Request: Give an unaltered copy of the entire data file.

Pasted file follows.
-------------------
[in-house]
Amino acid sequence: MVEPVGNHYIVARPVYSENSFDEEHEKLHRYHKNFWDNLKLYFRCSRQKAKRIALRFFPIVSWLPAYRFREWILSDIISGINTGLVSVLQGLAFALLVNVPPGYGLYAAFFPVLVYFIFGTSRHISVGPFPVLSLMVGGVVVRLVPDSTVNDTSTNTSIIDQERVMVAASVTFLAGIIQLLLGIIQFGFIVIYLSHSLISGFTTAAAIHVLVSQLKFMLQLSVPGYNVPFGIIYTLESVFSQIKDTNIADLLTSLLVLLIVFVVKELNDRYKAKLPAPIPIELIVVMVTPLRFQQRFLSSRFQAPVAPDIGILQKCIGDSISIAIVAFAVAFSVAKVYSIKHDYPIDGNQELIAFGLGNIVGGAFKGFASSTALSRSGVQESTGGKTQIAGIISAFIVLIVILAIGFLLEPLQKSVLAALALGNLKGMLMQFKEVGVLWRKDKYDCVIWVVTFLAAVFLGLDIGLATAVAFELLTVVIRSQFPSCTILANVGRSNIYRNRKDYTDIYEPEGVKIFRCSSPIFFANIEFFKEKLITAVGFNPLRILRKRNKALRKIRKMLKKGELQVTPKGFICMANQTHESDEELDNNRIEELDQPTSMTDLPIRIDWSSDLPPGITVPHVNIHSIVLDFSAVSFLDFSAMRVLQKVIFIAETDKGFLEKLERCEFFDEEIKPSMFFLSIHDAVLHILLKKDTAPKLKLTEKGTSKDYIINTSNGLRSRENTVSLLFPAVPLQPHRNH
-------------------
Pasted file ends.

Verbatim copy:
[in-house]
Amino acid sequence: MVEPVGNHYIVARPVYSENSFDEEHEKLHRYHKNFWDNLKLYFRCSRQKAKRIALRFFPIVSWLPAYRFREWILSDIISGINTGLVSVLQGLAFALLVNVPPGYGLYAAFFPVLVYFIFGTSRHISVGPFPVLSLMVGGVVVRLVPDSTVNDTSTNTSIIDQERVMVAASVTFLAGIIQLLLGIIQFGFIVIYLSHSLISGFTTAAAIHVLVSQLKFMLQLSVPGYNVPFGIIYTLESVFSQIKDTNIADLLTSLLVLLIVFVVKELNDRYKAKLPAPIPIELIVVMVTPLRFQQRFLSSRFQAPVAPDIGILQKCIGDSISIAIVAFAVAFSVAKVYSIKHDYPIDGNQELIAFGLGNIVGGAFKGFASSTALSRSGVQESTGGKTQIAGIISAFIVLIVILAIGFLLEPLQKSVLAALALGNLKGMLMQFKEVGVLWRKDKYDCVIWVVTFLAAVFLGLDIGLATAVAFELLTVVIRSQFPSCTILANVGRSNIYRNRKDYTDIYEPEGVKIFRCSSPIFFANIEFFKEKLITAVGFNPLRILRKRNKALRKIRKMLKKGELQVTPKGFICMANQTHESDEELDNNRIEELDQPTSMTDLPIRIDWSSDLPPGITVPHVNIHSIVLDFSAVSFLDFSAMRVLQKVIFIAETDKGFLEKLERCEFFDEEIKPSMFFLSIHDAVLHILLKKDTAPKLKLTEKGTSKDYIINTSNGLRSRENTVSLLFPAVPLQPHRNH